I want to find


What are Intracranial Venous Malformations?

Intracranial venous malformations, also known as vascular or cerebral malformations, are blood vessels, or veins, in your brain that have become abnormally large. Normal blood vessel walls allow blood to pass freely. When malformed, the cells of the wall become swollen, slowing down the natural blood flow and sometimes resulting in blood clots.

What Are the Causes of Intracranial Venous Malformations?

The exact cause of intracranial venous formations is unknown but may be genetic and present at birth. These formations are found equally in both men and women.

Symptoms of Intracranial Venous Malformations

Intracranial venous malformations often don’t have any symptoms, but when present, symptoms include:

  • Headaches
  • Seizures
  • Brain hemorrhage
  • Memory problems
  • Depression or anxiety

Diagnosis and Testing

Without present symptoms, doctors don’t treat intracranial venous malformations unless they are discovered to be more serious. Mild cases usually resolve themselves. This condition, usually asymptomatic, is often only detected when they show on brain imaging scans ordered for an unrelated problem. Computed tomography (CT) scans, Magnetic resonance imaging (MRI), and angiograms – a specialized x-ray procedure using contrast dyes that shows images of the cerebral blood vessels – may reveal them.

Treatment of Intracranial Venous Malformations

Some serious malformations that result in brain hemorrhage or seizures can be treated with medication, but further preventative treatment can be advisable.
This can include:

  • Embolization — a minimally invasive procedure that stops the blood supply to the affected vessel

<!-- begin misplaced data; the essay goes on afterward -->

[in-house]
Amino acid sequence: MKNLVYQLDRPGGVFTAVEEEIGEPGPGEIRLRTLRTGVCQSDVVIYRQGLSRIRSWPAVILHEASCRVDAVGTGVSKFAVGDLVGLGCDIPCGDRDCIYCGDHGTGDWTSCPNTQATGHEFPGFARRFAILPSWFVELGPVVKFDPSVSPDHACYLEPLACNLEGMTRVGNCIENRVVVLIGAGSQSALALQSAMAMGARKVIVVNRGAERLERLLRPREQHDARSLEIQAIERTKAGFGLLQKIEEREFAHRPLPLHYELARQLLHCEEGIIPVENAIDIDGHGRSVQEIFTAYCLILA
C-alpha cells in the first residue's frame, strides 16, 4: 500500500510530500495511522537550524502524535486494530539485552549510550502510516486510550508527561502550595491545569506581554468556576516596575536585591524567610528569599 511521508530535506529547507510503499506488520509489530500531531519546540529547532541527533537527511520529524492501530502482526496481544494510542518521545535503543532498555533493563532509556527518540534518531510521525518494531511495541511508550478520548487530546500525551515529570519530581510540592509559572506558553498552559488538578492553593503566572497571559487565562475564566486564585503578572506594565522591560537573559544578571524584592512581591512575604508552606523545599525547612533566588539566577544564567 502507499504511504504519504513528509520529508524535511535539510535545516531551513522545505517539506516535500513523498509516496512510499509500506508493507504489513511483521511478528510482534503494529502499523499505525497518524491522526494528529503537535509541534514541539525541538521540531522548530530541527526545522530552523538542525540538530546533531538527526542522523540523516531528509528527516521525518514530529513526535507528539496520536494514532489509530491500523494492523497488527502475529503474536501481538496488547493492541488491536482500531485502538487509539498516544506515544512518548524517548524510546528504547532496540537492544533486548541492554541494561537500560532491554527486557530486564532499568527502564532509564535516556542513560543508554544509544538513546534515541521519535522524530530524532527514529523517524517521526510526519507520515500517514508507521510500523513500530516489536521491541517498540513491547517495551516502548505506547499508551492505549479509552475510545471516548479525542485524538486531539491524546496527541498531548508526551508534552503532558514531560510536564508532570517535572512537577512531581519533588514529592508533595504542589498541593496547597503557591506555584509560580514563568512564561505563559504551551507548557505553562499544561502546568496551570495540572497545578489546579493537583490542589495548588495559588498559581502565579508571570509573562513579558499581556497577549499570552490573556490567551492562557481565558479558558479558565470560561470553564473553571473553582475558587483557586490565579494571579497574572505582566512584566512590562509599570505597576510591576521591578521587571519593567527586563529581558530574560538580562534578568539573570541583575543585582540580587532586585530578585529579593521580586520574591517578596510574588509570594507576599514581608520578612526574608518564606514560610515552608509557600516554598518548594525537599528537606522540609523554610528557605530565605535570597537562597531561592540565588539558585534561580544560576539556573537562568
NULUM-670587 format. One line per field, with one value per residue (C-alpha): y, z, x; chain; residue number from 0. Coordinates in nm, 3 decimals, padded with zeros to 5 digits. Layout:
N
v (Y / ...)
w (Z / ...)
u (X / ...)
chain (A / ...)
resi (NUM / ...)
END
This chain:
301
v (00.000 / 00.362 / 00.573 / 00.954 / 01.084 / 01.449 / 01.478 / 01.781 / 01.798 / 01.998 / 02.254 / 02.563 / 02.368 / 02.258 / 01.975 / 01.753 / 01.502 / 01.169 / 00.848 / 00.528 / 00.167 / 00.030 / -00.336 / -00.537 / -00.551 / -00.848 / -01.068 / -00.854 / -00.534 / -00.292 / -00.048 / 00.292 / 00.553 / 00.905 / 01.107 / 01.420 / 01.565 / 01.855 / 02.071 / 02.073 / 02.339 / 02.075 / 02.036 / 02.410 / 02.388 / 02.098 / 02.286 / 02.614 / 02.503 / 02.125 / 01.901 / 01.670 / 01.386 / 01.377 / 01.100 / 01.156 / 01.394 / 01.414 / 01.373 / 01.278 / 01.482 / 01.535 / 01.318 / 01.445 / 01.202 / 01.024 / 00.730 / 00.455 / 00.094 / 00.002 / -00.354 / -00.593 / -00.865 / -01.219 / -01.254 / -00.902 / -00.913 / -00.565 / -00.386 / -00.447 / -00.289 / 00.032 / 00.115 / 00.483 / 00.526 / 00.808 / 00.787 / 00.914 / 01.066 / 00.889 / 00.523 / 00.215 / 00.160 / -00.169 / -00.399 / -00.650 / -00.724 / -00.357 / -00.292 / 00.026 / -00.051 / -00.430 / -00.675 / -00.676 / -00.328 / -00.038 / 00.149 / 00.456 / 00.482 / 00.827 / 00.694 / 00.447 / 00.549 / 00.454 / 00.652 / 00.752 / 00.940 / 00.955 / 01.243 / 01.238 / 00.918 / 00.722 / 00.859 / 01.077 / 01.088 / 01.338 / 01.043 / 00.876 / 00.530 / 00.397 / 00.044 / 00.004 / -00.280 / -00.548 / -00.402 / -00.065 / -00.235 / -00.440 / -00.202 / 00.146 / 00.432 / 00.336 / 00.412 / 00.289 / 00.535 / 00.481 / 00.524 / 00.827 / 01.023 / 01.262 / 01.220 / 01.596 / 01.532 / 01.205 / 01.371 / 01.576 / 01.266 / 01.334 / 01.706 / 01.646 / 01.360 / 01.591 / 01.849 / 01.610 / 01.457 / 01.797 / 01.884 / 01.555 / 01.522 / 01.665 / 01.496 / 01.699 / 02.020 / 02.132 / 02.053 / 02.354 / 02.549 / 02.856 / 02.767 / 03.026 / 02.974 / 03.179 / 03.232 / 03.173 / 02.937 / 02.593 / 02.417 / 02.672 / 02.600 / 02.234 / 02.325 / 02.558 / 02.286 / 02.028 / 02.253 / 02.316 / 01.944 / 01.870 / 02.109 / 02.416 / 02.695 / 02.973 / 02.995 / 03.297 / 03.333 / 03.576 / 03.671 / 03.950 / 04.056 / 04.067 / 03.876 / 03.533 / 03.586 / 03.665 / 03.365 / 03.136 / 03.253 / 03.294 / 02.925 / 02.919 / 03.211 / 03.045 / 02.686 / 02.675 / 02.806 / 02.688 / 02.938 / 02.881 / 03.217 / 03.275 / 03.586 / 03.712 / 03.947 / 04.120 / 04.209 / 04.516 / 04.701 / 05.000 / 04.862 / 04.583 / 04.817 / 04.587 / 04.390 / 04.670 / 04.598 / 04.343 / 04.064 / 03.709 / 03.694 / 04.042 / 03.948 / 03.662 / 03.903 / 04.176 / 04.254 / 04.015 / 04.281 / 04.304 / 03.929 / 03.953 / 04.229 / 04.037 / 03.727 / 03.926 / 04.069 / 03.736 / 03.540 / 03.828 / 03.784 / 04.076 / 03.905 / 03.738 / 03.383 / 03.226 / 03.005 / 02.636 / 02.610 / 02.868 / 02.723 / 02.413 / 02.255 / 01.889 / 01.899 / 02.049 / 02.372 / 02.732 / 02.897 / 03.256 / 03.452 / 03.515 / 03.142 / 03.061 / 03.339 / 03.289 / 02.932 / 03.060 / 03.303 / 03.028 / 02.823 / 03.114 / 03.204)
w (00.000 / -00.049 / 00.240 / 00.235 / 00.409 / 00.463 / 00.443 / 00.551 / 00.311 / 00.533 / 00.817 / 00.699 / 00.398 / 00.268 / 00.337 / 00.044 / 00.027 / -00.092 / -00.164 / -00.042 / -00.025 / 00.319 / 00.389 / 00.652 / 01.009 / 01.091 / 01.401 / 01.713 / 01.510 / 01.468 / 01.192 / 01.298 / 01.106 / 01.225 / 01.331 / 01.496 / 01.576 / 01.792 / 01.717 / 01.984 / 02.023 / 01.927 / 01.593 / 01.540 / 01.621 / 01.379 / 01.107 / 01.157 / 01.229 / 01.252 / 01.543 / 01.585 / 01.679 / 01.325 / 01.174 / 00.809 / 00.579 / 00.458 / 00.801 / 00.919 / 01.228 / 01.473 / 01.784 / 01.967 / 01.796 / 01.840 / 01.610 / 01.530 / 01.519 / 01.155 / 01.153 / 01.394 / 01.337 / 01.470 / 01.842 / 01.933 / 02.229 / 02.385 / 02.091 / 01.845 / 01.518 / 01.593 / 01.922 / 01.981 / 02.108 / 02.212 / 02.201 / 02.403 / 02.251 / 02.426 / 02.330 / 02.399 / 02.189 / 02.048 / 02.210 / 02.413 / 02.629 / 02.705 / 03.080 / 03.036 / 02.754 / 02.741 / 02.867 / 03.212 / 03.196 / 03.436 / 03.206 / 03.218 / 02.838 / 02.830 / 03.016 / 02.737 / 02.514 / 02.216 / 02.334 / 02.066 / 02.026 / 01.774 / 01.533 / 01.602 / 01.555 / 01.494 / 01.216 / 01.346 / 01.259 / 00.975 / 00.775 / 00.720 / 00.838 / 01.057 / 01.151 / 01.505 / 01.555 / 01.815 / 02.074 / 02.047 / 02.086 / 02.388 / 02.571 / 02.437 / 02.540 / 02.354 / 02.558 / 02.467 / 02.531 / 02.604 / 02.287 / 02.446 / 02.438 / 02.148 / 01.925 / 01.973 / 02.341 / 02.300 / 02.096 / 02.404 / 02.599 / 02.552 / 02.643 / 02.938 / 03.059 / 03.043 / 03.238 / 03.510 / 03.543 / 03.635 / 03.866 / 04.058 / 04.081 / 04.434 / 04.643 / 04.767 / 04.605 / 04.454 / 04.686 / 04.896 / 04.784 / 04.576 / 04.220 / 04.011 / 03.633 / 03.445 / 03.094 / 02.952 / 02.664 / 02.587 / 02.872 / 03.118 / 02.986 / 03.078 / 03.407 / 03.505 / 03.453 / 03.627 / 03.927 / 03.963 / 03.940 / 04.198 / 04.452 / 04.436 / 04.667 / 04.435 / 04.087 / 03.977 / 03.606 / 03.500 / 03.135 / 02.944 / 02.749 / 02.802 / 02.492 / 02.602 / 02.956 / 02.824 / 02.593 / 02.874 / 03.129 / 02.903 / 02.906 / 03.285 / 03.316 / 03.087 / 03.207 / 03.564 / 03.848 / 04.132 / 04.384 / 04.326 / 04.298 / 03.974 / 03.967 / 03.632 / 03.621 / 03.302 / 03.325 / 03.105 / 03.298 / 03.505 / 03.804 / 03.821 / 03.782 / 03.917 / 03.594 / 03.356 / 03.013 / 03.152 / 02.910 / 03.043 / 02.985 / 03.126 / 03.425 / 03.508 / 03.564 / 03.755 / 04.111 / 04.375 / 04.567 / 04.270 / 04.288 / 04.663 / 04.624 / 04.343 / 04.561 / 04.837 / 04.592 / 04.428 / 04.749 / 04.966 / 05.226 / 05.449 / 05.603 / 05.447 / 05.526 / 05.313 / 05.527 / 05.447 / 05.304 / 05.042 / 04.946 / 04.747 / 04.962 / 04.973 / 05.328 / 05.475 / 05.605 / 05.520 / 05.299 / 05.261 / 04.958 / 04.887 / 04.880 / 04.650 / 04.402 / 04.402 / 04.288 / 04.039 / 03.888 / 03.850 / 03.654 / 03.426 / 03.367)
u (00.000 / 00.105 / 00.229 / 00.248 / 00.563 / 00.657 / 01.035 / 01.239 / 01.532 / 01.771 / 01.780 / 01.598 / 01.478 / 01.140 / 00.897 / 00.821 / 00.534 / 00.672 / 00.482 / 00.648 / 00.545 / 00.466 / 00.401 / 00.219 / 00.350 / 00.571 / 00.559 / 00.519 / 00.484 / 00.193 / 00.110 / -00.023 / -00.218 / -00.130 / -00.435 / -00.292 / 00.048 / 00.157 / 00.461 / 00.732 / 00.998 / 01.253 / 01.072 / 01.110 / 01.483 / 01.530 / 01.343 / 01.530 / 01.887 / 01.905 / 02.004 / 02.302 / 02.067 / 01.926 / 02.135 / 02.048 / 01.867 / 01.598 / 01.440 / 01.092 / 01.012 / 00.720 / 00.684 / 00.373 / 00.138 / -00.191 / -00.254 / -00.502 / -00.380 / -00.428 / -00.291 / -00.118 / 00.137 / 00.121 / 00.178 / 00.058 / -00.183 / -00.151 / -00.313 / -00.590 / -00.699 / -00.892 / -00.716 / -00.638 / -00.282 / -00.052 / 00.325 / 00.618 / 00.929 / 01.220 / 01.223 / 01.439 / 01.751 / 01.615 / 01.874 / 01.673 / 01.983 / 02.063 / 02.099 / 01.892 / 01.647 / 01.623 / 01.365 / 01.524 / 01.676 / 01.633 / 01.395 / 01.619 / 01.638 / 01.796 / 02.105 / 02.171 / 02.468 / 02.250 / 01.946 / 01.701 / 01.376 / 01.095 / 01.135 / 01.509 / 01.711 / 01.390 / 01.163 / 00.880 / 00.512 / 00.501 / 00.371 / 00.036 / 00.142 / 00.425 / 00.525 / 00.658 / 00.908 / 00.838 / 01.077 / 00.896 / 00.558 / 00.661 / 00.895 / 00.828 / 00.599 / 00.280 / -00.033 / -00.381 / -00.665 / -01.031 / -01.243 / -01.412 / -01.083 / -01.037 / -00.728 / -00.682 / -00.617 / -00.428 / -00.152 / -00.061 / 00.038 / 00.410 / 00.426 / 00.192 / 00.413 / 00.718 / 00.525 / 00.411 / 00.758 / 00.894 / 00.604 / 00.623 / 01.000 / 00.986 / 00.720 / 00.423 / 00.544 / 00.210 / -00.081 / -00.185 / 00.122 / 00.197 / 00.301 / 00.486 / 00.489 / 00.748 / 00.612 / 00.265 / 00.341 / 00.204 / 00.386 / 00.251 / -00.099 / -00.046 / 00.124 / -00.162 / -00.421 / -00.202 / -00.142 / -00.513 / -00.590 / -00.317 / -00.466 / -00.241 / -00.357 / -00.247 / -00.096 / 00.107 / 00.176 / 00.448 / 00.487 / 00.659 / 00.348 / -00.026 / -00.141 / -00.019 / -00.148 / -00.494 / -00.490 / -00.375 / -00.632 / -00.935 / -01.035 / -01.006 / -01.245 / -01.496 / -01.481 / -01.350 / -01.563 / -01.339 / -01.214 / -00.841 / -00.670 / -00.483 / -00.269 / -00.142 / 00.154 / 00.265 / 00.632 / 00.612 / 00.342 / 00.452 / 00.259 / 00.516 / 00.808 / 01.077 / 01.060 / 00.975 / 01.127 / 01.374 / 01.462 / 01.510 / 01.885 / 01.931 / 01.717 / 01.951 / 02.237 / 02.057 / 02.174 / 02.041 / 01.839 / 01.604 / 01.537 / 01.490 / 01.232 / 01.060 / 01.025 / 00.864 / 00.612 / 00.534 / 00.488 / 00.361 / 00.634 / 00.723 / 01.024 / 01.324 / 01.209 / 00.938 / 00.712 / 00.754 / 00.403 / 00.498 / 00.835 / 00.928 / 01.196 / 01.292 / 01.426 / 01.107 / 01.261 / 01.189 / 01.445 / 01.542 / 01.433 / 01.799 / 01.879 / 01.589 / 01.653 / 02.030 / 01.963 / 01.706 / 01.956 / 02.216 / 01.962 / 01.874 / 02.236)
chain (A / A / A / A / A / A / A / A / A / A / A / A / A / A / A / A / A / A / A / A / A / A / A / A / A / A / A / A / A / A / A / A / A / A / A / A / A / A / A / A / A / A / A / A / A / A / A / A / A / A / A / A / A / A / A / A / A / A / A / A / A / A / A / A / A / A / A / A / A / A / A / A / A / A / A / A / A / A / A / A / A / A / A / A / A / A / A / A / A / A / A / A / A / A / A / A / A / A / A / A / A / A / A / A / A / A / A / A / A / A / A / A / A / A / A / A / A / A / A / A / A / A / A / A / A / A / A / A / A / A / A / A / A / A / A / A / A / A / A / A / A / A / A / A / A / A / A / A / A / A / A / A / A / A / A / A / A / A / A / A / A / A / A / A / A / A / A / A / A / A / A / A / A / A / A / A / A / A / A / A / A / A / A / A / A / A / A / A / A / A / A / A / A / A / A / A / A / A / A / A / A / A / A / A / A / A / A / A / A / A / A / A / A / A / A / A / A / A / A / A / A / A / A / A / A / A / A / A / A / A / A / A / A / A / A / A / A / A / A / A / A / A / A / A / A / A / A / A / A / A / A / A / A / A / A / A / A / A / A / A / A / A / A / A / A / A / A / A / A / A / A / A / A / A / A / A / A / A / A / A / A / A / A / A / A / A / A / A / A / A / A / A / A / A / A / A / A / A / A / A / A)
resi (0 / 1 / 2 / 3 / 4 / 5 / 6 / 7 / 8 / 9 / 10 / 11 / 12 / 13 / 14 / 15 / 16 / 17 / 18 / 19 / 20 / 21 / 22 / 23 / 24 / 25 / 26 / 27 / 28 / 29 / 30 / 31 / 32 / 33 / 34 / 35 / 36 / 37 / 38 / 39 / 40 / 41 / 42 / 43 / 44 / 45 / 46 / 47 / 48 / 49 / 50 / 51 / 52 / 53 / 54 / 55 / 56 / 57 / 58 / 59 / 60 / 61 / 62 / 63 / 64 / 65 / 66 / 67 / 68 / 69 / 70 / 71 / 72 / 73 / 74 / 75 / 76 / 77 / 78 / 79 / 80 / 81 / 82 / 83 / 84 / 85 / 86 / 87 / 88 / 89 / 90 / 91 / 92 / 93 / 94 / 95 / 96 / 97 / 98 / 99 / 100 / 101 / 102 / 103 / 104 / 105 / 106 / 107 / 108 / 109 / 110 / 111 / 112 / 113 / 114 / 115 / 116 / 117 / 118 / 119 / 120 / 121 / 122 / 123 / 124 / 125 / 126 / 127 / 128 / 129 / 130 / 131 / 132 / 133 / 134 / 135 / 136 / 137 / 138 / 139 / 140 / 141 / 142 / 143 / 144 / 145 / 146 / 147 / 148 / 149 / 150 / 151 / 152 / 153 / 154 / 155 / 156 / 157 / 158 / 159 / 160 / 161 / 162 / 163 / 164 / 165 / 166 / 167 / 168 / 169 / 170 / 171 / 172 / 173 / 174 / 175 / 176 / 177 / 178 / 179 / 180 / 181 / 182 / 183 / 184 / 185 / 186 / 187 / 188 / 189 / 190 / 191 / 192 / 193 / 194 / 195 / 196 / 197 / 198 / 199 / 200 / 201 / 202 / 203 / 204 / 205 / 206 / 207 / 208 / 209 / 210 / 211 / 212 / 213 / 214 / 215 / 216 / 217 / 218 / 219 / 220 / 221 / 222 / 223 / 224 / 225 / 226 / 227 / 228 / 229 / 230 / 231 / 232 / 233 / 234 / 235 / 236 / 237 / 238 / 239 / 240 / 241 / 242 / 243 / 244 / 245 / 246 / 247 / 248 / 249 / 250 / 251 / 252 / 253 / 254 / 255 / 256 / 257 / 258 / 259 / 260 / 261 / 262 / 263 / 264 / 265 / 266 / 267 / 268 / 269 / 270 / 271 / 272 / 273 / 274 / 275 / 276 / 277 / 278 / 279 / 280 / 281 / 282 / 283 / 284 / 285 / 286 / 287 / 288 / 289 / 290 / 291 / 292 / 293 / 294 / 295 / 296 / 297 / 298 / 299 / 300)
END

• Stereotactic radiosurgery — Gamma rays/X-rays are delivered
  • Craniotomy — surgery that temporarily removes a piece of the skull

Patient Stories

  • "From the ED to rehab, everyone at RWJUH Somerset was very attentive. They helped me in any way I needed."

    Read More
  • “I got this miracle shot, and I hope it helps other people like it helped me. I’m blessed, lucky and grateful.”

    Read More
  • "I was in the hospital only two nights and am very pleased with the entire process."

    Read More

Patient Stories

  • Watch Testimonial
  • Watch Testimonial
  • Watch Testimonial
Cooperman Barnabas Medical Center
94 Old Short Hills Road
Livingston, NJ 07039
(973) 322-5000
Monmouth Medical Center
300 Second Avenue
Long Branch, NJ 07740
(732) 222-5200
Monmouth Medical Center Southern Campus
600 River Avenue
Lakewood, NJ 08701
(732) 363-1900
Community Medical Center
99 Highway 37 West
Toms River, NJ 08755
(732) 557-8000
Newark Beth Israel Medical Center
201 Lyons Avenue at Osborne Terrace
Newark, NJ 07112
(973) 926-7000
Children's Hospital of New Jersey at Newark Beth Israel Medical Center
201 Lyons Avenue at Osborne Terrace
Newark, NJ 07112
(973) 926-7000
Jersey City Medical Center
355 Grand Street
Jersey City, NJ 07302
(201) 915-2000
The Bristol-Myers Squibb Children's Hospital at RWJUH
200 Somerset Street
New Brunswick, NJ 08901
(732) 828-3000
RWJ University Hospital Hamilton
1 Hamilton Health Place
Hamilton, NJ 08690
(609) 586-7900
Robert Wood Johnson University Hospital
1 Robert Wood Johnson Place
New Brunswick, NJ 08901
(732) 828-3000
RWJ University Hospital Rahway
865 Stone Street
Rahway, NJ 07065
(732) 381-4200
RWJ University Hospital Somerset
110 Rehill Avenue
Somerville, NJ 08876
(908) 685-2200
Opportunity Project
60 East Willow Street
Millburn, NJ 07041
(973) 921-1000

Neuroscience Treatment & Care

offered at these locations in your neighborhood

View All Locations